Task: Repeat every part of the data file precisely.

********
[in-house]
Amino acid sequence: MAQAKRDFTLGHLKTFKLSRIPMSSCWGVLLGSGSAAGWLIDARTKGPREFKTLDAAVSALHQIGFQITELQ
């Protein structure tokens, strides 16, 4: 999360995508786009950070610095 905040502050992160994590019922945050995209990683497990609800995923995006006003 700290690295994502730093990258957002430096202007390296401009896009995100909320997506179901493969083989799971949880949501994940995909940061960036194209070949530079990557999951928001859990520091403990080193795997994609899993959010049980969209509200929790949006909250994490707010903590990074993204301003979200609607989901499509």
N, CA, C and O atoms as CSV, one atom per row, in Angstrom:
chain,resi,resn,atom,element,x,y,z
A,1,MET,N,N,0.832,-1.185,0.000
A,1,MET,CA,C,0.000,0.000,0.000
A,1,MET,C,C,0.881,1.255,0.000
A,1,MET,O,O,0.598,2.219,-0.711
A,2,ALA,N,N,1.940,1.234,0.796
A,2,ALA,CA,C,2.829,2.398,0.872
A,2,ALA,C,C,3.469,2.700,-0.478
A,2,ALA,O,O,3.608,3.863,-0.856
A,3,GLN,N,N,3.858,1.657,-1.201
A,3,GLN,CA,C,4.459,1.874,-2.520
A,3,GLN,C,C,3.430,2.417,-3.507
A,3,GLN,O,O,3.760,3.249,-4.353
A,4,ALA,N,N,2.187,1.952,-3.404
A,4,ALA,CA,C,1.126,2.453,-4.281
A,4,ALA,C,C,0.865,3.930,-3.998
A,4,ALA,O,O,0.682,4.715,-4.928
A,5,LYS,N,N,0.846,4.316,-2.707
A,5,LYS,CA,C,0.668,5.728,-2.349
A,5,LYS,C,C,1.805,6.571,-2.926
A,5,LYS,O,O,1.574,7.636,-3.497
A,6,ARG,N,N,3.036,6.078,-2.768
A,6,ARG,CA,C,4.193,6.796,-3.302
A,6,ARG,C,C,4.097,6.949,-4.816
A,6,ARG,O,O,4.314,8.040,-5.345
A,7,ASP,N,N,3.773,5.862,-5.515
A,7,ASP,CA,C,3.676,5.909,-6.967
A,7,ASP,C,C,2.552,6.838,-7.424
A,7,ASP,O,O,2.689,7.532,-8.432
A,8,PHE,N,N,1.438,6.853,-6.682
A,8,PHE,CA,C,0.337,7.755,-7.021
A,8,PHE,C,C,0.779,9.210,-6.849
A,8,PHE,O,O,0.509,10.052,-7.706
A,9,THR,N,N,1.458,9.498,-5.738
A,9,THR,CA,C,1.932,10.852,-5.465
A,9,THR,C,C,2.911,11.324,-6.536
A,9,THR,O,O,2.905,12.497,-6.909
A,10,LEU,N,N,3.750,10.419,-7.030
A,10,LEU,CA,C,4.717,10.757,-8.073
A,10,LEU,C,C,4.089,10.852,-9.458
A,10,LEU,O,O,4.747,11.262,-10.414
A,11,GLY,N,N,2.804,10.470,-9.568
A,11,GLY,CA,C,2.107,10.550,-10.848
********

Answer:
[in-house]
Amino acid sequence: MAQAKRDFTLGHLKTFKLSRIPMSSCWGVLLGSGSAAGWLIDARTKGPREFKTLDAAVSALHQIGFQITELQ
């Protein structure tokens, strides 16, 4: 999360995508786009950070610095 905040502050992160994590019922945050995209990683497990609800995923995006006003 700290690295994502730093990258957002430096202007390296401009896009995100909320997506179901493969083989799971949880949501994940995909940061960036194209070949530079990557999951928001859990520091403990080193795997994609899993959010049980969209509200929790949006909250994490707010903590990074993204301003979200609607989901499509």
N, CA, C and O atoms as CSV, one atom per row, in Angstrom:
chain,resi,resn,atom,element,x,y,z
A,1,MET,N,N,0.832,-1.185,0.000
A,1,MET,CA,C,0.000,0.000,0.000
A,1,MET,C,C,0.881,1.255,0.000
A,1,MET,O,O,0.598,2.219,-0.711
A,2,ALA,N,N,1.940,1.234,0.796
A,2,ALA,CA,C,2.829,2.398,0.872
A,2,ALA,C,C,3.469,2.700,-0.478
A,2,ALA,O,O,3.608,3.863,-0.856
A,3,GLN,N,N,3.858,1.657,-1.201
A,3,GLN,CA,C,4.459,1.874,-2.520
A,3,GLN,C,C,3.430,2.417,-3.507
A,3,GLN,O,O,3.760,3.249,-4.353
A,4,ALA,N,N,2.187,1.952,-3.404
A,4,ALA,CA,C,1.126,2.453,-4.281
A,4,ALA,C,C,0.865,3.930,-3.998
A,4,ALA,O,O,0.682,4.715,-4.928
A,5,LYS,N,N,0.846,4.316,-2.707
A,5,LYS,CA,C,0.668,5.728,-2.349
A,5,LYS,C,C,1.805,6.571,-2.926
A,5,LYS,O,O,1.574,7.636,-3.497
A,6,ARG,N,N,3.036,6.078,-2.768
A,6,ARG,CA,C,4.193,6.796,-3.302
A,6,ARG,C,C,4.097,6.949,-4.816
A,6,ARG,O,O,4.314,8.040,-5.345
A,7,ASP,N,N,3.773,5.862,-5.515
A,7,ASP,CA,C,3.676,5.909,-6.967
A,7,ASP,C,C,2.552,6.838,-7.424
A,7,ASP,O,O,2.689,7.532,-8.432
A,8,PHE,N,N,1.438,6.853,-6.682
A,8,PHE,CA,C,0.337,7.755,-7.021
A,8,PHE,C,C,0.779,9.210,-6.849
A,8,PHE,O,O,0.509,10.052,-7.706
A,9,THR,N,N,1.458,9.498,-5.738
A,9,THR,CA,C,1.932,10.852,-5.465
A,9,THR,C,C,2.911,11.324,-6.536
A,9,THR,O,O,2.905,12.497,-6.909
A,10,LEU,N,N,3.750,10.419,-7.030
A,10,LEU,CA,C,4.717,10.757,-8.073
A,10,LEU,C,C,4.089,10.852,-9.458
A,10,LEU,O,O,4.747,11.262,-10.414
A,11,GLY,N,N,2.804,10.470,-9.568
A,11,GLY,CA,C,2.107,10.550,-10.848